The relationship between insurance companies and their clients has always been tricky due to several factors. But just like any other sector today, insurance organizations are transforming with digital technologies – and these solutions are customer-centric. What’s in store for customer relationships in the insurance industry? Keep on reading to learn more.
Insurers have historically struggled to form close relationships
Due to the specificity of an industry that consists of relatively rare contact with the client, insurers often didn’t have the opportunity to develop a relationship with their customers. Most of the time, clients interact with the company on two occasions: purchasing a policy and possibly reporting a claim. This aspect translates into a relatively small amount of data available about customers or their behavior, at least when compared to other industries. Secondly, customers generally don’t feel emotionally attached to insurance brands. Purchasing insurance is nothing but an obligation for them, and they tend to focus on finding the lowest possible policy price.
Insurance companies contribute to this because they don’t position their products or their brands against competitors. They don’t actually emphasize the differences between their products. Meanwhile, customers would like to be treated in a personalized way and have a real choice between products and plans. Most insurers find it difficult to implement a model customer care approach where the customer receives a personalized offer, with the right price tag, at the right time, and through the preferred contact channel. All of these factors can also change over time, which is another dimension that insurers should take into account.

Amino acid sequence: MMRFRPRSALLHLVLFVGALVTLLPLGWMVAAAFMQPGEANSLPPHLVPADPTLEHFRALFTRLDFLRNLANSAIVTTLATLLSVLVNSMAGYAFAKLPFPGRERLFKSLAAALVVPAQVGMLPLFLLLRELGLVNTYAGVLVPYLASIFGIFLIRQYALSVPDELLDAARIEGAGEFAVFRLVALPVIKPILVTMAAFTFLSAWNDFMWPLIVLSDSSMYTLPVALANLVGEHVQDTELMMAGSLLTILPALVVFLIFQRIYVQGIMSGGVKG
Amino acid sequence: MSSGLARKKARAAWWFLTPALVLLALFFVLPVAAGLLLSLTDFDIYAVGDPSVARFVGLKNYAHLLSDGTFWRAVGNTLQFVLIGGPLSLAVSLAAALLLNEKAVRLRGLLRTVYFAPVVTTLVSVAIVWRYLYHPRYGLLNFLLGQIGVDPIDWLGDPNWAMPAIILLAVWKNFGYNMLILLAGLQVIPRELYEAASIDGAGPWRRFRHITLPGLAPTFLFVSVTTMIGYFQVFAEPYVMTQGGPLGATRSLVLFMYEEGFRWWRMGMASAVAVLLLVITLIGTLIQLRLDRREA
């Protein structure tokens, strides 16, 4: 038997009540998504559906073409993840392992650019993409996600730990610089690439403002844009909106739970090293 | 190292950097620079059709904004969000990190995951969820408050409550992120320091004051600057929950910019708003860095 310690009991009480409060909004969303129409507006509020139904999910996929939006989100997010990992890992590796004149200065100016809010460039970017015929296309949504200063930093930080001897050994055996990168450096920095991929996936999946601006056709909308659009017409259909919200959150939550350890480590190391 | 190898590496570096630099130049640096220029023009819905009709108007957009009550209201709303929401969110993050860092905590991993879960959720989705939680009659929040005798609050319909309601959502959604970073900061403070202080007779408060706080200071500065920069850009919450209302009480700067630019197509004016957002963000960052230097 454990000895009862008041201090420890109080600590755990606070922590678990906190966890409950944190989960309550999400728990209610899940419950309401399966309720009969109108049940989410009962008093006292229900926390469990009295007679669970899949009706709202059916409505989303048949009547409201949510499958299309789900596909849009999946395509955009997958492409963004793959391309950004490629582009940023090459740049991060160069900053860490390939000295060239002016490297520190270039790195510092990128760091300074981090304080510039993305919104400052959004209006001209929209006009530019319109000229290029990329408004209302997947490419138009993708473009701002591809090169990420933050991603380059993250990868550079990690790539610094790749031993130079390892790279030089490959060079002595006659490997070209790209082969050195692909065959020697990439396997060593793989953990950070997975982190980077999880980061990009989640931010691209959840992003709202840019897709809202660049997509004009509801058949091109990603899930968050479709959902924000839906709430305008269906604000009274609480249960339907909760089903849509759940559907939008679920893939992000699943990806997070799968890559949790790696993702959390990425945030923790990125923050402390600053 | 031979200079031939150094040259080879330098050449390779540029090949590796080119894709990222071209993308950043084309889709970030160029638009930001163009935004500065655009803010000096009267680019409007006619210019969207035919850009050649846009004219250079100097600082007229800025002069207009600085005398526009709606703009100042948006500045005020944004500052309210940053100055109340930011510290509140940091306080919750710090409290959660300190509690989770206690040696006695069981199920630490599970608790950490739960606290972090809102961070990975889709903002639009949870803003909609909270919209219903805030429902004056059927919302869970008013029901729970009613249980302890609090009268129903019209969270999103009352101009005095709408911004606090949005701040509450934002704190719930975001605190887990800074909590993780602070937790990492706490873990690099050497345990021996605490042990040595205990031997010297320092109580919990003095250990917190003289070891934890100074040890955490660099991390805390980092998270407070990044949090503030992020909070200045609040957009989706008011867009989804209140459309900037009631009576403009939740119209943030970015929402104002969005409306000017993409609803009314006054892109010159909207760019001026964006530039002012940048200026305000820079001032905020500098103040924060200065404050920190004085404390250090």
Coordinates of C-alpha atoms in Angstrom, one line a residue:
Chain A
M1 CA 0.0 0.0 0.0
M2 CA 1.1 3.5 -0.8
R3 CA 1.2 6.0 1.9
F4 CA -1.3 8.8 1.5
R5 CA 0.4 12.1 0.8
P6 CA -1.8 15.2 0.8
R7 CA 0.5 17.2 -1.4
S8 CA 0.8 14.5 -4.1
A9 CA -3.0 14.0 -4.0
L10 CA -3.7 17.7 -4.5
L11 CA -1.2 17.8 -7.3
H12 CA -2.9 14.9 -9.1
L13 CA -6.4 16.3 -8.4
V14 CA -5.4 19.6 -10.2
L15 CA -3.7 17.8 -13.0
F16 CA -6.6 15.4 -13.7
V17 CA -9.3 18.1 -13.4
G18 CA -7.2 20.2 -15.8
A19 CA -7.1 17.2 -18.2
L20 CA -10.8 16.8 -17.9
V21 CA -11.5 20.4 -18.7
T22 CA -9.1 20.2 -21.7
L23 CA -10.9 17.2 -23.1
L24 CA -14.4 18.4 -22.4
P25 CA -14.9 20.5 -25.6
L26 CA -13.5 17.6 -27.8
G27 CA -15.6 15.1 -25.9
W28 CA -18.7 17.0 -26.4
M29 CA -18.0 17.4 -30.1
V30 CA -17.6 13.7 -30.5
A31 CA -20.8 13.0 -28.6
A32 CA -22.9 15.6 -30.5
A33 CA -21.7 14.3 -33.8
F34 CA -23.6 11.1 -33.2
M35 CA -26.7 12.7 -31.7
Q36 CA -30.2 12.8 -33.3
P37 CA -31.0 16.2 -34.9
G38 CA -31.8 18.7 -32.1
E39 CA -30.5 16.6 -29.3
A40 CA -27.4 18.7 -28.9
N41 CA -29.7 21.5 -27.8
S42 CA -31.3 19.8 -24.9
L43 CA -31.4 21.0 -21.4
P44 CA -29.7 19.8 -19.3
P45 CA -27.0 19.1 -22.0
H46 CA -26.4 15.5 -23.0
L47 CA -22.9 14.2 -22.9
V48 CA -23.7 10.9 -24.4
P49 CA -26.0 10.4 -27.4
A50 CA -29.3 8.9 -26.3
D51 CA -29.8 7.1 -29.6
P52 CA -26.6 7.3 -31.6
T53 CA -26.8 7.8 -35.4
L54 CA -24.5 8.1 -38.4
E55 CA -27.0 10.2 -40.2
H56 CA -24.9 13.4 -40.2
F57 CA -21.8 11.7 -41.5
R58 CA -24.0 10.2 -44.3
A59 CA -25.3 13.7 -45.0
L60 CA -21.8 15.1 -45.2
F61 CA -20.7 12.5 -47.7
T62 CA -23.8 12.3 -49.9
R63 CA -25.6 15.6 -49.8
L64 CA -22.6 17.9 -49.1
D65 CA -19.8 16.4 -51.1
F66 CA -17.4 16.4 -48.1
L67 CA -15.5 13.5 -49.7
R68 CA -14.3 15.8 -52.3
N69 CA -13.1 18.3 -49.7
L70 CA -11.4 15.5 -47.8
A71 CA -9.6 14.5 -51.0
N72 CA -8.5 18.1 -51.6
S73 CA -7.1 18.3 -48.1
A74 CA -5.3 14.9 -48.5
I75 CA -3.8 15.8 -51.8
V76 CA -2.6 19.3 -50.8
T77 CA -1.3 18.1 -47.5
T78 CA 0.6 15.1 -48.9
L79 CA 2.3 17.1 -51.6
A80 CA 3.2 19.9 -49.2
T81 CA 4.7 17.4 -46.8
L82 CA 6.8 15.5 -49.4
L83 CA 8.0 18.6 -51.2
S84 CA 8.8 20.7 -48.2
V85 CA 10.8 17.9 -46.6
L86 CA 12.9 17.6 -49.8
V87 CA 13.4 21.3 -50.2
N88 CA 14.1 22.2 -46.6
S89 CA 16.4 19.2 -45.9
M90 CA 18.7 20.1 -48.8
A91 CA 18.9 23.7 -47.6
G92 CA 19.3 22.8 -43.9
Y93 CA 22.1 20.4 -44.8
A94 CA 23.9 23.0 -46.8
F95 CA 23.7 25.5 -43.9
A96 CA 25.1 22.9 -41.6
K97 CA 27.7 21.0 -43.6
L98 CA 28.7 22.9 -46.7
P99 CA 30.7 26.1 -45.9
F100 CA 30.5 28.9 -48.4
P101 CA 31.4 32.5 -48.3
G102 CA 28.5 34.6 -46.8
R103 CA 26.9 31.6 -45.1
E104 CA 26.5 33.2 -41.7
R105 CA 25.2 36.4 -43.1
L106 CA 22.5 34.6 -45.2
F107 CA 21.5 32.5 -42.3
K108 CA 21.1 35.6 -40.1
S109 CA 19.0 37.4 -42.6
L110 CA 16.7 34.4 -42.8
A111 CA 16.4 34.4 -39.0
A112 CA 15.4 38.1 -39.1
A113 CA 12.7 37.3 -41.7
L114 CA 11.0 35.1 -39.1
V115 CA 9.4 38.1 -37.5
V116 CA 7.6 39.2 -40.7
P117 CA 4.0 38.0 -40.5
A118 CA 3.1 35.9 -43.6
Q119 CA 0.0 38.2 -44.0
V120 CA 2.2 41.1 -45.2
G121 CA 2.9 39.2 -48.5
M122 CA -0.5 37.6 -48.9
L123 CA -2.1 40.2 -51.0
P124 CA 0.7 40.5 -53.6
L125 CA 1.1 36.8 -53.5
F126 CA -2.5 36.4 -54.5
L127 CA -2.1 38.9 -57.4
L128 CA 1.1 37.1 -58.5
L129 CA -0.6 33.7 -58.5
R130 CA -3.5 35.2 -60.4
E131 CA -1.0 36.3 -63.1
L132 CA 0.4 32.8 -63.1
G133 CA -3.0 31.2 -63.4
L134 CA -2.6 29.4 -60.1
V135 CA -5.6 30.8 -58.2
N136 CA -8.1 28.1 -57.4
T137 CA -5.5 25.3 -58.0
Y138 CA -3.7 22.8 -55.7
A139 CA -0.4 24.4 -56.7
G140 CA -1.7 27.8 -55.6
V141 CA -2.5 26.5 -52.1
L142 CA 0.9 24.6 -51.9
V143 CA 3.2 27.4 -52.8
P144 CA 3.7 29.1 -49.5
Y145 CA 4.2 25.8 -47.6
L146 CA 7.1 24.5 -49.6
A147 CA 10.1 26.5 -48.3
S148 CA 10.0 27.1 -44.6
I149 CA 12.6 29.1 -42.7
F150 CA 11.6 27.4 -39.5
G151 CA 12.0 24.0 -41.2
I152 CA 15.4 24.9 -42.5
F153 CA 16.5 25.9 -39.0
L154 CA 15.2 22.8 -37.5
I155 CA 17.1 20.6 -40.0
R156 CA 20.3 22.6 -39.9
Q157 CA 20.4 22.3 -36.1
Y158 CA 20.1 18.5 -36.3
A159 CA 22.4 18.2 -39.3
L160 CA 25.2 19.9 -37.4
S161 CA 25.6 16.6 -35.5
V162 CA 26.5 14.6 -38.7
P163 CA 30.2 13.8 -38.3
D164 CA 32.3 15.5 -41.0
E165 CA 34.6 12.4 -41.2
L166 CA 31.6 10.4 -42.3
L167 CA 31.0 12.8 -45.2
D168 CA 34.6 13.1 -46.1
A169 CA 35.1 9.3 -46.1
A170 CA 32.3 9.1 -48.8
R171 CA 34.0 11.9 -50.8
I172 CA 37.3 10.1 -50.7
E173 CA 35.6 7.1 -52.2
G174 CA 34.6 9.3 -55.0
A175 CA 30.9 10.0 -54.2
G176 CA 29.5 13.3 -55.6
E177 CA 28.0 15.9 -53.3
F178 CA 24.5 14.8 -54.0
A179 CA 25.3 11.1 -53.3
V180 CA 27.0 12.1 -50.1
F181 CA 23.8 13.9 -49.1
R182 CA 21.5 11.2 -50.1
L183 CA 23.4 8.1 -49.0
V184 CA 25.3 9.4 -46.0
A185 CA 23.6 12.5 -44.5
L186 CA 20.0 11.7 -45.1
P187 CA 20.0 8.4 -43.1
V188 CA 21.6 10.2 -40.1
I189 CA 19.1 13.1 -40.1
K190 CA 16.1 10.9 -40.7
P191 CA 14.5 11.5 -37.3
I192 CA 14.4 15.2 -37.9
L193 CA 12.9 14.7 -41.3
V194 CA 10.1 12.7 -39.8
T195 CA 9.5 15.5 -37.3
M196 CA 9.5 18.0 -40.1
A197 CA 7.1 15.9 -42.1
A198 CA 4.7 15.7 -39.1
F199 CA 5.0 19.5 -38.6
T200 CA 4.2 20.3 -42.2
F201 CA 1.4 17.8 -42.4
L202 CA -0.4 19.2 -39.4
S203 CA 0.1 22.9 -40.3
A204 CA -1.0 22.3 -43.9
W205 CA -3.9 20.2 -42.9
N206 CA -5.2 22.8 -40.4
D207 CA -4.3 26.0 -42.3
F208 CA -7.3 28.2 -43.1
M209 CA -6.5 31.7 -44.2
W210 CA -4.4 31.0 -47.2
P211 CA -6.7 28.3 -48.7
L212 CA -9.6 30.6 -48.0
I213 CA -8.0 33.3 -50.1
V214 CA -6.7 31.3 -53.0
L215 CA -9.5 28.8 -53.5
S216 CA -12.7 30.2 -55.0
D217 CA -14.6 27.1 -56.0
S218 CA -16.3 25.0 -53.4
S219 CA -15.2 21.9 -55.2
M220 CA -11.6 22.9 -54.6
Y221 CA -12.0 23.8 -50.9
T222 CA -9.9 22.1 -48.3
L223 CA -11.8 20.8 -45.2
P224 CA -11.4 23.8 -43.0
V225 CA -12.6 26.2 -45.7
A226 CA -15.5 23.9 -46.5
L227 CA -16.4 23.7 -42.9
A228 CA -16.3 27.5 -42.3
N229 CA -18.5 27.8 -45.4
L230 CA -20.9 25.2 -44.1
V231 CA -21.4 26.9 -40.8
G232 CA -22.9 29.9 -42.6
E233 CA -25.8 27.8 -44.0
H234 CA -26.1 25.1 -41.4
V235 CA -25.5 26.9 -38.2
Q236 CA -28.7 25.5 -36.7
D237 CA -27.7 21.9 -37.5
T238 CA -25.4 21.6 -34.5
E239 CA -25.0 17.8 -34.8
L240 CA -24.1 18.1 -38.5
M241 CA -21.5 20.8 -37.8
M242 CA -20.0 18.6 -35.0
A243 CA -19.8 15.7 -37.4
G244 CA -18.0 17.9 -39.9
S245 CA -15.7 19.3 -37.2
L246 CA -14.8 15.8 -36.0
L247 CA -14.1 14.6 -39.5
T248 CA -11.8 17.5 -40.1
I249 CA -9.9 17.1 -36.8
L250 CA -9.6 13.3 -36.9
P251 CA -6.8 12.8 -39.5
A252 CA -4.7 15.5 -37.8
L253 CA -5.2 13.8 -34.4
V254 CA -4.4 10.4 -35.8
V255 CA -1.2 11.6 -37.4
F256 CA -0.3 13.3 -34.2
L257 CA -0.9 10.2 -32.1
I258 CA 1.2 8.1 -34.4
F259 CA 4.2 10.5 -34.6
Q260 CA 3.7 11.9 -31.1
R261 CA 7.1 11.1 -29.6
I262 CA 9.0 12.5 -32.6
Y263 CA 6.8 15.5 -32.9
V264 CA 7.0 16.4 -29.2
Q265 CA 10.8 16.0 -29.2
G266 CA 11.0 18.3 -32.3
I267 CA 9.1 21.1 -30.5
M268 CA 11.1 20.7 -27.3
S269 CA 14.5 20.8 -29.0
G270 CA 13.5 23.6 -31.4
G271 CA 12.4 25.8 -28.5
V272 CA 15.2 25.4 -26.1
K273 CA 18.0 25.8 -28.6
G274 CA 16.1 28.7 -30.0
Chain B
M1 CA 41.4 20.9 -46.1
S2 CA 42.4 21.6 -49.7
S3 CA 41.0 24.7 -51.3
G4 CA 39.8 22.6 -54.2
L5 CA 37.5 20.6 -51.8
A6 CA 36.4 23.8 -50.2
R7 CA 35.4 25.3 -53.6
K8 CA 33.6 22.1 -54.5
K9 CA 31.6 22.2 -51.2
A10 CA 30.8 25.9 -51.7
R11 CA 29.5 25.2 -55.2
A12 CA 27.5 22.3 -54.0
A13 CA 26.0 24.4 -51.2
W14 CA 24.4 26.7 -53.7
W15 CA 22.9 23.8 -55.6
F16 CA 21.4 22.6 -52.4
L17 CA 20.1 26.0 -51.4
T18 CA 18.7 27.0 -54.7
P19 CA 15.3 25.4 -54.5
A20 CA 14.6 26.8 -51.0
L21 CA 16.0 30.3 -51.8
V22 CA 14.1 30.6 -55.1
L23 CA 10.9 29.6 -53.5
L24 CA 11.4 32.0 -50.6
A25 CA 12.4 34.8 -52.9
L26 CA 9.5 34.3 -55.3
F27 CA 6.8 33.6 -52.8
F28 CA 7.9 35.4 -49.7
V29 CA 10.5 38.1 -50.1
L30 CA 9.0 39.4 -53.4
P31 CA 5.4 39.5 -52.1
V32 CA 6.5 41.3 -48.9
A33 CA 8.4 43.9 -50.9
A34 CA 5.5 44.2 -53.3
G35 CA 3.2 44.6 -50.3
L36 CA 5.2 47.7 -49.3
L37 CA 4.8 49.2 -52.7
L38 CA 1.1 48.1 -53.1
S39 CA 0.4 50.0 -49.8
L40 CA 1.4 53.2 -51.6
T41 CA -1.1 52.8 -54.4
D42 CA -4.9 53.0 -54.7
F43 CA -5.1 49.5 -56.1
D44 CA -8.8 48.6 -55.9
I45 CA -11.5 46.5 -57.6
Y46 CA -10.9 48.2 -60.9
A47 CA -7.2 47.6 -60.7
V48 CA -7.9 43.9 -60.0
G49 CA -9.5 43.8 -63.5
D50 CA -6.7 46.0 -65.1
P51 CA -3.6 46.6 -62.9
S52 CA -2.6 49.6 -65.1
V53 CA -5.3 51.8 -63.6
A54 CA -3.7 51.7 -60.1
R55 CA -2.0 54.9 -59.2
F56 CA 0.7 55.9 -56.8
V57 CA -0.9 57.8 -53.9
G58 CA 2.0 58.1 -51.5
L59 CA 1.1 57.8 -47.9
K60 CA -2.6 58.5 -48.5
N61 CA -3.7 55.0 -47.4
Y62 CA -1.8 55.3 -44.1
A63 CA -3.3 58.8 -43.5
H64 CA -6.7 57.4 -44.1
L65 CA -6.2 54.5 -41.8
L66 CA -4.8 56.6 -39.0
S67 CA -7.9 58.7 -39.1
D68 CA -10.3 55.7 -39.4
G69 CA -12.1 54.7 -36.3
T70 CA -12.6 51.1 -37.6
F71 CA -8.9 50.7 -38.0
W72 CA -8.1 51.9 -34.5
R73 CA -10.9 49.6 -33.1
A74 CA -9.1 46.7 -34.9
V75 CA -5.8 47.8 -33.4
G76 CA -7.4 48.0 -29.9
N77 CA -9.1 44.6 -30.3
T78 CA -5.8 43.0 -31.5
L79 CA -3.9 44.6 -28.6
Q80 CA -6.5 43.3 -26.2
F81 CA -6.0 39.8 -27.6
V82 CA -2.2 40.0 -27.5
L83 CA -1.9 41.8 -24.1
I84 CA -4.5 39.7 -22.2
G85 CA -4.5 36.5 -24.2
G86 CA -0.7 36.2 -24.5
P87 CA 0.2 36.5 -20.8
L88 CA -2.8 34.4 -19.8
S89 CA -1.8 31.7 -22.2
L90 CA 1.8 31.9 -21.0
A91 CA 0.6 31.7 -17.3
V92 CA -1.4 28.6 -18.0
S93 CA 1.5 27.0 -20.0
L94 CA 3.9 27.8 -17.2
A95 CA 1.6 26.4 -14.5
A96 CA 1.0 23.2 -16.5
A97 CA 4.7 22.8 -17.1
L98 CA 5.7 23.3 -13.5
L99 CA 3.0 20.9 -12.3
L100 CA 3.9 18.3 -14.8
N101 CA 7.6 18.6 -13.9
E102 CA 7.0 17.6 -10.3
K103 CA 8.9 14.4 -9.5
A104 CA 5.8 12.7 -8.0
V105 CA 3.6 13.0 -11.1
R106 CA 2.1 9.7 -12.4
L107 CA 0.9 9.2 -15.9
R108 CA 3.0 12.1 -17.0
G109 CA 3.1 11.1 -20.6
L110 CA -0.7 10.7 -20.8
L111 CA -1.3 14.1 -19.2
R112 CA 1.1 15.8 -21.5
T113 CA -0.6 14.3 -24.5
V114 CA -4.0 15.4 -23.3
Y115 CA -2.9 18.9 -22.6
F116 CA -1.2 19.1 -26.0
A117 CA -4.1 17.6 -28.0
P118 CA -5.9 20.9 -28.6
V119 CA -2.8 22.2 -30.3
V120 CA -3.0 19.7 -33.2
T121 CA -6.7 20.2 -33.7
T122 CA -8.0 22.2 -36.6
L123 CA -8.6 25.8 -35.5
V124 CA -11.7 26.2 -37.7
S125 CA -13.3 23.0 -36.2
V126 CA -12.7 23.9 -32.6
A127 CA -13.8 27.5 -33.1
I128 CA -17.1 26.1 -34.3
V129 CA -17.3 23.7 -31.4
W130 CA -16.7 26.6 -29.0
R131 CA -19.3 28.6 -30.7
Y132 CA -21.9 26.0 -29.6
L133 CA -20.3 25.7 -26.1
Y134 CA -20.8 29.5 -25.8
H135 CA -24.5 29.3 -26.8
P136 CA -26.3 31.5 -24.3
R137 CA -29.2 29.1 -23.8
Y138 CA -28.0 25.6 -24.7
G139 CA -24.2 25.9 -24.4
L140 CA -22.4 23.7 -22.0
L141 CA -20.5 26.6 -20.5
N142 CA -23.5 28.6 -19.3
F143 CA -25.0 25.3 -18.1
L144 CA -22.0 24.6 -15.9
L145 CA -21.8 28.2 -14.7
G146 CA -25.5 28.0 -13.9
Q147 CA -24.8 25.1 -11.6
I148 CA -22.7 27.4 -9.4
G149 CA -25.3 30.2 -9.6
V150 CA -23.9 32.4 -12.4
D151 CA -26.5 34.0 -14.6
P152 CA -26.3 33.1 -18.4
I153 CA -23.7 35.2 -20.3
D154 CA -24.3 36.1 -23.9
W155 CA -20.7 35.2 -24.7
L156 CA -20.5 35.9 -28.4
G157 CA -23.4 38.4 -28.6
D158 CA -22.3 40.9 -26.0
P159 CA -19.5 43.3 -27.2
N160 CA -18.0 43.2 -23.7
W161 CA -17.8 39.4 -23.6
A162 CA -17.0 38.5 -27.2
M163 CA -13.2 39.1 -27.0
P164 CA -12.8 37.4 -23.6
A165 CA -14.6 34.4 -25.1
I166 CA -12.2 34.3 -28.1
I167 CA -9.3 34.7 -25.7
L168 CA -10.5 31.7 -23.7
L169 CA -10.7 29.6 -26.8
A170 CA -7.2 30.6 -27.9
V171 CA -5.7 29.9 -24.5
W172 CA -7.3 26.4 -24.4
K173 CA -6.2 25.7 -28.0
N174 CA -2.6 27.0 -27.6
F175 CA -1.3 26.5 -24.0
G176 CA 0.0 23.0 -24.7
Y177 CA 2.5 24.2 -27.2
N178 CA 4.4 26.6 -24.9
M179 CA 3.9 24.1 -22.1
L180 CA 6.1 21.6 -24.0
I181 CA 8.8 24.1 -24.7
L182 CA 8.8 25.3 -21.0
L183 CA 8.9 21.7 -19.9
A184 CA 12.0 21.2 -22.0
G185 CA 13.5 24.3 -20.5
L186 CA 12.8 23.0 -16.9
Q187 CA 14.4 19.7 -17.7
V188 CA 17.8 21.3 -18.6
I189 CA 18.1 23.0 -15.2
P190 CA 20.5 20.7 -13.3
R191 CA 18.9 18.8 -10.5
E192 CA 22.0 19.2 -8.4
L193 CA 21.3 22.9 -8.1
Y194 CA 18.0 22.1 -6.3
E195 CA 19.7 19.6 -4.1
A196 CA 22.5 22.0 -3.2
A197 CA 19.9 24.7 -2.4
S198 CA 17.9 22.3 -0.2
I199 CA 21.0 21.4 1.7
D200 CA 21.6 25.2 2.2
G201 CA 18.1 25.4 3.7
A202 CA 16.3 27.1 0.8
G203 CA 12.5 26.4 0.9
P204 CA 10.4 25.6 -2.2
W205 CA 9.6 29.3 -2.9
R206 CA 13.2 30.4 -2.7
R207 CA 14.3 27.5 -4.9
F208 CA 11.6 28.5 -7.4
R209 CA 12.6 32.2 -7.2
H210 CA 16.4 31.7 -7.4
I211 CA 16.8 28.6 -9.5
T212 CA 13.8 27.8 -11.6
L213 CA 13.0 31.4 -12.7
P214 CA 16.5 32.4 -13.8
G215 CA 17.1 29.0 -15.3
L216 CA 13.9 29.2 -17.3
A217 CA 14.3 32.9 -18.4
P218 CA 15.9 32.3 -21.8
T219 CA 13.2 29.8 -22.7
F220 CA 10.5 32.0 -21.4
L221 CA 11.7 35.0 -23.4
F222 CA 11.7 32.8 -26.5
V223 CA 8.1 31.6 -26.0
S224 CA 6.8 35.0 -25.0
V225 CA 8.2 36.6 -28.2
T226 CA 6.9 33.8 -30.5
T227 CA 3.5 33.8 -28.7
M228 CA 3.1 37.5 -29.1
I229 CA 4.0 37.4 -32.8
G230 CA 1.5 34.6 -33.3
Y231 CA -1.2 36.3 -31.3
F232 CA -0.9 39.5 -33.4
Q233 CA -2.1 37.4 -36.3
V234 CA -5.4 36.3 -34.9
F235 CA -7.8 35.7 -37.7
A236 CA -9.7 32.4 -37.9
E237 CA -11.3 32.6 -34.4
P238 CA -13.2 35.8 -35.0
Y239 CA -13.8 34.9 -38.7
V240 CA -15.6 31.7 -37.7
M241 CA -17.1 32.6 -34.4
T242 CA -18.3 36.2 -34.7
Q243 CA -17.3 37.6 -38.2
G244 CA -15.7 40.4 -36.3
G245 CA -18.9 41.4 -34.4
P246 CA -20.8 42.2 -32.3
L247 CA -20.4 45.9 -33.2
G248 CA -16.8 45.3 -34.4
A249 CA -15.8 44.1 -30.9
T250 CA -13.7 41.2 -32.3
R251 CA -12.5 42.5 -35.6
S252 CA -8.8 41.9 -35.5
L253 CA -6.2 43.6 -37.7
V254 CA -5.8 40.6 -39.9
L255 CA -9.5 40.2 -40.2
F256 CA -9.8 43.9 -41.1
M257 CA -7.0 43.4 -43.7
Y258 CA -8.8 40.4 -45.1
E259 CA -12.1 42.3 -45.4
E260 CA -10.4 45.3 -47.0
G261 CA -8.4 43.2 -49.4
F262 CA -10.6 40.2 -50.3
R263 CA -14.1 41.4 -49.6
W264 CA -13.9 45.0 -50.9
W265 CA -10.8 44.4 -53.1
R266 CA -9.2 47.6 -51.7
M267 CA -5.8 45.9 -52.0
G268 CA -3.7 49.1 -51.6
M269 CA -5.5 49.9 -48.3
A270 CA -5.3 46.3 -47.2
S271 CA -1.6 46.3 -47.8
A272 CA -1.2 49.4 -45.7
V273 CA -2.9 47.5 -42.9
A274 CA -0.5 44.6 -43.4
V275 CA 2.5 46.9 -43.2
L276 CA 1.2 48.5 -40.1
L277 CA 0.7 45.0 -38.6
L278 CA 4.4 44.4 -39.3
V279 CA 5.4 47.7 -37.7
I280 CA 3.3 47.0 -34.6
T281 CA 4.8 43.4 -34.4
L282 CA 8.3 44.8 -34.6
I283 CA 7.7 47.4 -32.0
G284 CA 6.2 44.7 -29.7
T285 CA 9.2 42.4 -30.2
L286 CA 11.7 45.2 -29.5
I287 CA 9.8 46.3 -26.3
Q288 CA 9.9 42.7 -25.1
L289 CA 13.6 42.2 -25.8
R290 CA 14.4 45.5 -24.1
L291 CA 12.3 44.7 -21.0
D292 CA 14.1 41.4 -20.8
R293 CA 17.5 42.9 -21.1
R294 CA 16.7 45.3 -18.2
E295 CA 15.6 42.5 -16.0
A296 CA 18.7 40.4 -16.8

What should insurers focus on today to win in the market?
The customer should always be in the spotlight. We return here to the concept of customer-centricity but in the full sense of the word. Organizations should shape customer experiences by various communication channels equally – be it mobile applications, web portals, all kinds of advertising, or direct contact with intermediaries and agents.
It’s worth emphasizing once again that the agent is still an element of the system, and, of course, we cannot switch to digital channels everywhere. Customers require face-to-face contact, and agents are a major component of every insurer’s sales system. So marketing and sales in the insurance industry of the 21st century will become a mix of different channels. The sales process can start in one channel, pass through another one and end in a third one. The flow will be natural and tailored to the client's activities, happening in real time.
Building an omnichannel experience
Insurers should not only turn to digital channels but develop a truly omnichannel and hybrid communication strategy. We anticipate that after the pandemic ends, this challenge will be even greater than before and during it. In the insurance sector, customer expectations are based on the historical situation and current events. Contact with a human agent is certainly still more expensive than using digital solutions. But it may turn out to be even more important than we thought. Moreover, acquiring a new client is much more expensive and difficult than maintaining an existing one. This inspired companies to develop a solid relationship management strategy that involves investment in all kinds of innovation. Today, the answer is hybrid marketing that combines the option of contacting the customer through various channels in truly omnichannel ways.
Data privacy continues to be important
This is another challenge insurance companies have to solve. From the customer's point of view, the situation is not positive. SAS research shows that nearly 70% of customers are concerned about how their data is collected, which data is processed and for what purposes. Additionally, over 40% of EMEA customers across the region don’t trust insurers as to the purpose of processing their data.
After social media and advertising, insurance is the third-least trusted industry. This is what amplifies this challenge. And it’s becoming even more complex because of the use of data from mobile devices and sensors in vehicles. Similar sensors might soon also appear in our homes, and insurers will collect data for security purposes – but also for calculating the premium and assessing the risks.
That’s why insurance companies need to focus on building trust and educating their customers, showing them the benefits and risks resulting from data collection.